We probably all remember the first time we tried open source. Maybe you were peer-pressured, even adventurous. Or maybe you gave it a try only to find someone looking on disapprovingly, and quickly pretended you were doing something else.
My story starts back in an environmental economics course in undergrad. It has nothing to do with software, but an idea called co-production.
Co-production first became a solid term when used by a team of scholars at Indiana University in the early 1970s. They were looking at the provision of public safety by examining the structure and operations of police departments. Key here was their precursor idea demonstrated well before that study: a distinction between the provision of a public good (or outcome) and the production of a service.
Government may be responsible for the provision, or be in charge of it, but it doesn’t have to be the sole producer (the one involved in physically bringing the good into existence). In the case of this public safety study, police performance didn’t vary in expected ways when it came to prime suspects like funding levels. The team suggested the local community was responsible for a lot of producer-like qualities, that in the end, had an effect on the provision of public safety.
It was a new concept, to scholars, at least. They termed it [and this is a later definition] “co-production”—“a process through which inputs used to produce a good or service are contributed by individuals who are not ‘in’ the same organization.”
Here’s the distinction though. We’re not talking “open innovation” where an idea is lobbed by someone outside the walls. These co-producers, are not performing the same task as the organization (otherwise it would just be outsourcing), plus they’re actually doing something. They have something vested in it, and the act of co-producing confers benefits and changes in that person and the community, beyond the immediate effects of the work they contribute.
Sound familiar? We’re talking 1970s here.
In these co-production situations a few maxims stand out: foster more of a peer-relationship instead of a typical client-producer one; be transparent to root out opportunistic behavior; and, make sure as contributions from one side increase, so do those of the other.
Elinor Ostrom, the most well-known of the group, went on to become the foremost expert on managing common pool resources, or environmental commons, a sort of natural extension from public safety. She turned the notion of the tragedy of the commons on its head, extensively highlighting successful forms of community governance.
More recently, she was finally recognized for her work as one of the 2009 winners of the Nobel Prize in economics. This stuff did not catch on quickly and is still relatively unknown in more traditional circles. Landing the Nobel Prize was seen as sort of a coup.
So, here I am, several years prior 2009, sitting through class back in undergrad eating this stuff up, reading every Ostrom or commons-related article I can find.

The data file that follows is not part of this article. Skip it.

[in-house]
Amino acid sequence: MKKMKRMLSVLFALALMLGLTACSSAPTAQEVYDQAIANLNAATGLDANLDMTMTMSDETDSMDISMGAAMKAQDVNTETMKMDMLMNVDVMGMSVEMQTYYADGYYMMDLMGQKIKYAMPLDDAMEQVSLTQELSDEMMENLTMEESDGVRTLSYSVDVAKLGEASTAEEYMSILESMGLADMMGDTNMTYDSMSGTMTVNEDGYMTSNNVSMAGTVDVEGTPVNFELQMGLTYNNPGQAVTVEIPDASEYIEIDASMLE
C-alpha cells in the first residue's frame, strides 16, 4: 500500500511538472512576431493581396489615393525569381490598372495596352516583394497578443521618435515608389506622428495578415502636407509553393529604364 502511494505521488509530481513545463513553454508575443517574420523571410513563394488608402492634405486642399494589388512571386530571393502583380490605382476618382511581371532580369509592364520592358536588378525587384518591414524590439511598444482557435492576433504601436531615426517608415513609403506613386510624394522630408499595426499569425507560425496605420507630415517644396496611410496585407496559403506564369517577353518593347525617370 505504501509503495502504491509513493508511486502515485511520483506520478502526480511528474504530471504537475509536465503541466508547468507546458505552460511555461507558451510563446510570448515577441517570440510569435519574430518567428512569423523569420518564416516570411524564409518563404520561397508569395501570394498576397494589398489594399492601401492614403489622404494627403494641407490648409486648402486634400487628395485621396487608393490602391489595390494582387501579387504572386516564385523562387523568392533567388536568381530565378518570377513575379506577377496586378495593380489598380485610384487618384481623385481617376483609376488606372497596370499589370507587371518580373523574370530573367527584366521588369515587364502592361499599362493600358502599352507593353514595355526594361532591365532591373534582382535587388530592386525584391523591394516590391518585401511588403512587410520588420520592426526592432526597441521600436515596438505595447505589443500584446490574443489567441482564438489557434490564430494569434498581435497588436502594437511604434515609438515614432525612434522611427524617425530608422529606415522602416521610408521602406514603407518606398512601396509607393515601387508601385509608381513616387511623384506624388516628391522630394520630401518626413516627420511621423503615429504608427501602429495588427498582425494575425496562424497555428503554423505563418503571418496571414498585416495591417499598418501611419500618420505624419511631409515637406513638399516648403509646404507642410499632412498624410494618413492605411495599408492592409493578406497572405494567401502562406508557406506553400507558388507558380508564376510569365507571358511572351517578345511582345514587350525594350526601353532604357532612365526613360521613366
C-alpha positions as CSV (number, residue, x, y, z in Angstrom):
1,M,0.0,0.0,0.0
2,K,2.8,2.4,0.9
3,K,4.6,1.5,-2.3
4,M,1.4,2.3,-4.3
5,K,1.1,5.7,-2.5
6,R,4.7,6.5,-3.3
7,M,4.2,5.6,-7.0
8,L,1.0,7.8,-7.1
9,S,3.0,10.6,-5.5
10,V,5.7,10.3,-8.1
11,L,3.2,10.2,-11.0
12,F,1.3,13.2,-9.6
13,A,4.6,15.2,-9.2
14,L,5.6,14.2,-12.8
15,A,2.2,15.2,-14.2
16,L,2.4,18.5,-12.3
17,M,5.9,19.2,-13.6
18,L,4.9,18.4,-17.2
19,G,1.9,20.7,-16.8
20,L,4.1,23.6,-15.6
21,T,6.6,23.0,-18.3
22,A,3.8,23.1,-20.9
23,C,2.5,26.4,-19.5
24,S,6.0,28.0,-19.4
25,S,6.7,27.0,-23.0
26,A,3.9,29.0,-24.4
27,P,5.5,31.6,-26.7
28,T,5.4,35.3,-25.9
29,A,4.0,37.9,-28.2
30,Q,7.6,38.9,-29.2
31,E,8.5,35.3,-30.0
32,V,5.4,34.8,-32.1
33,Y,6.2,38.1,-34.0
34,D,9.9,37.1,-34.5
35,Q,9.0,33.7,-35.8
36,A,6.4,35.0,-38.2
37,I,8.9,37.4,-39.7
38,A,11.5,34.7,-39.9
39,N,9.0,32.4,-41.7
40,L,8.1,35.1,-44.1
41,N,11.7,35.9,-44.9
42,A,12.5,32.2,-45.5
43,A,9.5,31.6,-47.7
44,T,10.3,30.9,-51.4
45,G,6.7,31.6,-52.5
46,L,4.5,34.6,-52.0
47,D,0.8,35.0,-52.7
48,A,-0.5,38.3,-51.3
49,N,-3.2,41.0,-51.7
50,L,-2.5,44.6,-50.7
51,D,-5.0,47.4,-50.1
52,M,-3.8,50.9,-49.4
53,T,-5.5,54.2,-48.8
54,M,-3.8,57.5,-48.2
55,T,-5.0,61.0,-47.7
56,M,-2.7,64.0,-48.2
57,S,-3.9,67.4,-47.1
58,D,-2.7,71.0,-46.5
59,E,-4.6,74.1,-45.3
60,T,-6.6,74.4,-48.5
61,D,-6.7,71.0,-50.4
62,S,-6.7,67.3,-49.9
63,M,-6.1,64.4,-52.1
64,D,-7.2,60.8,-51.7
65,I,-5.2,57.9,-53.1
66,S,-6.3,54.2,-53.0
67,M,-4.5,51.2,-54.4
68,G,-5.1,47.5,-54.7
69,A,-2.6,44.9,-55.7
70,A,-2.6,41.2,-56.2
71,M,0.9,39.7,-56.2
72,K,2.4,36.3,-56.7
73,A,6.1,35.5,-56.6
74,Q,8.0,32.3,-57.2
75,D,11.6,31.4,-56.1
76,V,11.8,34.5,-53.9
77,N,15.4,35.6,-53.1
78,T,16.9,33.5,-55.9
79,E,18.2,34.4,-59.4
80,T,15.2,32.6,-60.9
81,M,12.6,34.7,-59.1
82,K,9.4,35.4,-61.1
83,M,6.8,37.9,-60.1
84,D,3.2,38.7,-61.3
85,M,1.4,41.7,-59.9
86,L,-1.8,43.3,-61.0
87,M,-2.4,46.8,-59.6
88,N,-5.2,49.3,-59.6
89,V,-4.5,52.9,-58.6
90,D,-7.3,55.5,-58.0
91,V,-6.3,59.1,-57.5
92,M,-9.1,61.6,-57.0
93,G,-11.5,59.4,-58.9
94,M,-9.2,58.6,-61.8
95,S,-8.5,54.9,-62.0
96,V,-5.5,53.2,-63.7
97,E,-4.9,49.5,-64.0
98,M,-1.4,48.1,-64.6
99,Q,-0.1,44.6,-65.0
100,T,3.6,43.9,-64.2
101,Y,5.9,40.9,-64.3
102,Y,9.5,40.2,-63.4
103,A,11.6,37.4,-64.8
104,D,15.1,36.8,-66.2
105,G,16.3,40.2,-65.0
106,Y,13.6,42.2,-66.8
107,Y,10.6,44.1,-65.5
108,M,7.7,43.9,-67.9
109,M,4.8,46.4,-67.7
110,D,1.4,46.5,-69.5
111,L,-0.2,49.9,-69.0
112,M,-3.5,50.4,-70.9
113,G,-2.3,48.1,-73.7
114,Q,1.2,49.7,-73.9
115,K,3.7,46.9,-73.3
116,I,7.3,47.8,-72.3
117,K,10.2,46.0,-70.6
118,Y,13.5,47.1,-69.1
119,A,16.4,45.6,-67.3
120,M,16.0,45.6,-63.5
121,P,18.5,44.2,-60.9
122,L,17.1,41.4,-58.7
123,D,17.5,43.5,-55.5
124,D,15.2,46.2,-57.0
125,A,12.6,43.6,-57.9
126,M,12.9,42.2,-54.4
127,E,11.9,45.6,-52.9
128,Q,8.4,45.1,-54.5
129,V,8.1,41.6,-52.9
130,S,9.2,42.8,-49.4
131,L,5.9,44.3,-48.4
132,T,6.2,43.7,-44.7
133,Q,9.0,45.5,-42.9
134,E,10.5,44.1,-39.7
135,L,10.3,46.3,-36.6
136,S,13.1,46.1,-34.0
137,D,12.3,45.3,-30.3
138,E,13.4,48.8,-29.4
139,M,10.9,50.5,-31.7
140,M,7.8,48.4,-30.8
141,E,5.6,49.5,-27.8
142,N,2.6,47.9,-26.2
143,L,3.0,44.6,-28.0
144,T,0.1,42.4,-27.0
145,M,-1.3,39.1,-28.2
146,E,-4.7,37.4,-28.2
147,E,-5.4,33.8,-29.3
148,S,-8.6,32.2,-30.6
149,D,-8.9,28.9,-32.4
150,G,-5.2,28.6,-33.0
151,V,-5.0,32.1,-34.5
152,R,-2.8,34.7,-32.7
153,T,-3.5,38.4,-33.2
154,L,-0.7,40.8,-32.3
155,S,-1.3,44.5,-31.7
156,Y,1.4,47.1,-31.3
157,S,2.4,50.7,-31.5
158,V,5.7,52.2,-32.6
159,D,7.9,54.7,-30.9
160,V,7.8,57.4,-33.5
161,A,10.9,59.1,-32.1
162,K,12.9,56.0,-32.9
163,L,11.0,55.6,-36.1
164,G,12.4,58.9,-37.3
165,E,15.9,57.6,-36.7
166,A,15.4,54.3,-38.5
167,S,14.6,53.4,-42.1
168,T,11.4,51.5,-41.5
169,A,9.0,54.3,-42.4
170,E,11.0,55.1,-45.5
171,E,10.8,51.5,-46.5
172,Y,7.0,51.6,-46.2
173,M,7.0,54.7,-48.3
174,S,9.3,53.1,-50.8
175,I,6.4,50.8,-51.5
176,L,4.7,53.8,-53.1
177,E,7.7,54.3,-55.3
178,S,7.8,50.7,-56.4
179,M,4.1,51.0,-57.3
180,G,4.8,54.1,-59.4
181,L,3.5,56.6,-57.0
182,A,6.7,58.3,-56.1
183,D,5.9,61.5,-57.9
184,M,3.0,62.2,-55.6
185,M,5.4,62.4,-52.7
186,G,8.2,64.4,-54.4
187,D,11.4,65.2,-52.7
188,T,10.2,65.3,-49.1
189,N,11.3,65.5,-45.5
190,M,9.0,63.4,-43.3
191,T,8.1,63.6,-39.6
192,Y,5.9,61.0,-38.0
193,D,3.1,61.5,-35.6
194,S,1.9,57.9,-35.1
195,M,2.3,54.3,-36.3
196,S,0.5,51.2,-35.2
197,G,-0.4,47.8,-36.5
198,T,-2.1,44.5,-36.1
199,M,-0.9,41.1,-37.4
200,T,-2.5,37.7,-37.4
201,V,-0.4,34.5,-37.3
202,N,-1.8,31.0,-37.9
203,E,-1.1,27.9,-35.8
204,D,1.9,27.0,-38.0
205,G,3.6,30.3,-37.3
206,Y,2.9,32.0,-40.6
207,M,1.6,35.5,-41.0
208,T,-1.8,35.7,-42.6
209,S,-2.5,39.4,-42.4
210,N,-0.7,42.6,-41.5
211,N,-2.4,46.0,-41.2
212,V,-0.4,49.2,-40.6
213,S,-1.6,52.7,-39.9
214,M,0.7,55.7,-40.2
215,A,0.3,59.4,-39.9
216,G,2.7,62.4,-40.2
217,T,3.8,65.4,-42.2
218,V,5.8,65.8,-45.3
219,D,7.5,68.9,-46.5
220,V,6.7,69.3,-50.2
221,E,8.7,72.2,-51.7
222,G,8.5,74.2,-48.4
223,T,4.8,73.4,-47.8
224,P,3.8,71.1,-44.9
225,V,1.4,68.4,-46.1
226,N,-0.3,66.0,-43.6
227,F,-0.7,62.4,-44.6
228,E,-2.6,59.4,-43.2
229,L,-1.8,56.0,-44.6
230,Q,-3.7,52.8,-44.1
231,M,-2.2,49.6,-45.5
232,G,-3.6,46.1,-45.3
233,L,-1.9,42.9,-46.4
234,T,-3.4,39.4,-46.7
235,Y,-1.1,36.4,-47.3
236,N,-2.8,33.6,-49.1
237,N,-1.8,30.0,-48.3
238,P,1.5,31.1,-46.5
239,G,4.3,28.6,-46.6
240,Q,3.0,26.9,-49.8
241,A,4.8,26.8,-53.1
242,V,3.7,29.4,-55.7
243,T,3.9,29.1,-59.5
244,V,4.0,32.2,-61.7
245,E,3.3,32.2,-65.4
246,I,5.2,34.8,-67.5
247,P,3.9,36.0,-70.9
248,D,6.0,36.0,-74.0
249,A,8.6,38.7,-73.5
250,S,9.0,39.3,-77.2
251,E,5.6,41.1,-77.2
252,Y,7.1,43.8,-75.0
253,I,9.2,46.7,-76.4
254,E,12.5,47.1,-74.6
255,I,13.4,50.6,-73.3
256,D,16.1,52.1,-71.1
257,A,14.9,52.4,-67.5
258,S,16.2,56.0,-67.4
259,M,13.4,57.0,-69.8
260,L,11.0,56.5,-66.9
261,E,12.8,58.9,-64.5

My roommate at the time was an intern at Center for Strategic and International Studies, working on a version of what is still one of the most comprehensive, if not the only, catalog of governmental policies toward open source.
We talked regularly about our work. In my head, and of course often out loud, I scoffed at the idea of cataloging open source policies, mainly because I didn’t have the faintest idea of why it was interesting or important. All I knew back then was open source equaled nerd (not that environmental economics didn’t of course).
It wasn’t until I finally started to, well, listen, and learn more, that the epiphany happened. The same issues I found so interesting in co-production and management of environmental commons were emerging all over the Internet, in some cases on a much grander scale, and offered a whole new area of study.
Of course, the joke’s on me, now, as the roommate has little to do with open source, and here I am writing on opensource.com.
Although the story is personal, I wonder how many researchers and others have drifted from the environmental field into looking at technology applications and learning new organizational models for governance from open source communities; or, applying the former to improve the latter.
Let’s take Charlie Schweik. I met him a few months ago at a conference, and he (although having actually studied under Ostrom at Indiana) told a similar story of porting the analytical tools of environmental commons to open source. Now he’s been doing some exciting work looking for the first time quantitatively and qualitatively at the life-cycle of open source projects funded through a National Science Foundation Grant.
There’s a lot for open source to learn from this field, and potentially even more for open source practitioners and the field to work together in changing the way public services are “produced.” Some of the more interesting non-software applications of co-production is restorative justice. Next time.